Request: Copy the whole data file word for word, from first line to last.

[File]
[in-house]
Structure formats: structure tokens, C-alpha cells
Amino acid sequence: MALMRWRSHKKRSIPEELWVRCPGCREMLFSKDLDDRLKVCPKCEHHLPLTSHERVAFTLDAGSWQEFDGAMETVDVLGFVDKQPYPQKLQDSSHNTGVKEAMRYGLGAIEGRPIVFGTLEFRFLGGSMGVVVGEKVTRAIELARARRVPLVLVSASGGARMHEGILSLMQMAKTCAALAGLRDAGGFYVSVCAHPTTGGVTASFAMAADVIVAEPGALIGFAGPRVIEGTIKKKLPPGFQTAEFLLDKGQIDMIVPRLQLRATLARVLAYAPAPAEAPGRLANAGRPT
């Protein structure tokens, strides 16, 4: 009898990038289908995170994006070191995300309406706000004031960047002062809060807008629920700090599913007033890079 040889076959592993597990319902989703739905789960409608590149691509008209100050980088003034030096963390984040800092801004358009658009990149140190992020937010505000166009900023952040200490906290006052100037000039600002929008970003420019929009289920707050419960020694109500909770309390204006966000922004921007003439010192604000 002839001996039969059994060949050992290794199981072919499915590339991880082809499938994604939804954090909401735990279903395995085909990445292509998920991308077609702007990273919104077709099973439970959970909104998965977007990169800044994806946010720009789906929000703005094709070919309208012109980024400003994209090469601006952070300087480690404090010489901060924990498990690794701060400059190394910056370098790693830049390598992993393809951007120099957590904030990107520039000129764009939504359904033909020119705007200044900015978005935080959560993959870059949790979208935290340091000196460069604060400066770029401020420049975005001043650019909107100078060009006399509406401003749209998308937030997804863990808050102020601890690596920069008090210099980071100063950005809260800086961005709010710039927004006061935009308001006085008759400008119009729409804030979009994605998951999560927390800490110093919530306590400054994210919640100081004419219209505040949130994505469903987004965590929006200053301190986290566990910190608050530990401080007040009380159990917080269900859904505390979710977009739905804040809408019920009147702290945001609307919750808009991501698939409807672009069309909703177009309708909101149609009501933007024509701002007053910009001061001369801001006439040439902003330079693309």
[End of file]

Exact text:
[in-house]
Structure formats: structure tokens, C-alpha cells
Amino acid sequence: MALMRWRSHKKRSIPEELWVRCPGCREMLFSKDLDDRLKVCPKCEHHLPLTSHERVAFTLDAGSWQEFDGAMETVDVLGFVDKQPYPQKLQDSSHNTGVKEAMRYGLGAIEGRPIVFGTLEFRFLGGSMGVVVGEKVTRAIELARARRVPLVLVSASGGARMHEGILSLMQMAKTCAALAGLRDAGGFYVSVCAHPTTGGVTASFAMAADVIVAEPGALIGFAGPRVIEGTIKKKLPPGFQTAEFLLDKGQIDMIVPRLQLRATLARVLAYAPAPAEAPGRLANAGRPT
């Protein structure tokens, strides 16, 4: 009898990038289908995170994006070191995300309406706000004031960047002062809060807008629920700090599913007033890079 040889076959592993597990319902989703739905789960409608590149691509008209100050980088003034030096963390984040800092801004358009658009990149140190992020937010505000166009900023952040200490906290006052100037000039600002929008970003420019929009289920707050419960020694109500909770309390204006966000922004921007003439010192604000 002839001996039969059994060949050992290794199981072919499915590339991880082809499938994604939804954090909401735990279903395995085909990445292509998920991308077609702007990273919104077709099973439970959970909104998965977007990169800044994806946010720009789906929000703005094709070919309208012109980024400003994209090469601006952070300087480690404090010489901060924990498990690794701060400059190394910056370098790693830049390598992993393809951007120099957590904030990107520039000129764009939504359904033909020119705007200044900015978005935080959560993959870059949790979208935290340091000196460069604060400066770029401020420049975005001043650019909107100078060009006399509406401003749209998308937030997804863990808050102020601890690596920069008090210099980071100063950005809260800086961005709010710039927004006061935009308001006085008759400008119009729409804030979009994605998951999560927390800490110093919530306590400054994210919640100081004419219209505040949130994505469903987004965590929006200053301190986290566990910190608050530990401080007040009380159990917080269900859904505390979710977009739905804040809408019920009147702290945001609307919750808009991501698939409807672009069309909703177009309708909101149609009501933007024509701002007053910009001061001369801001006439040439902003330079693309």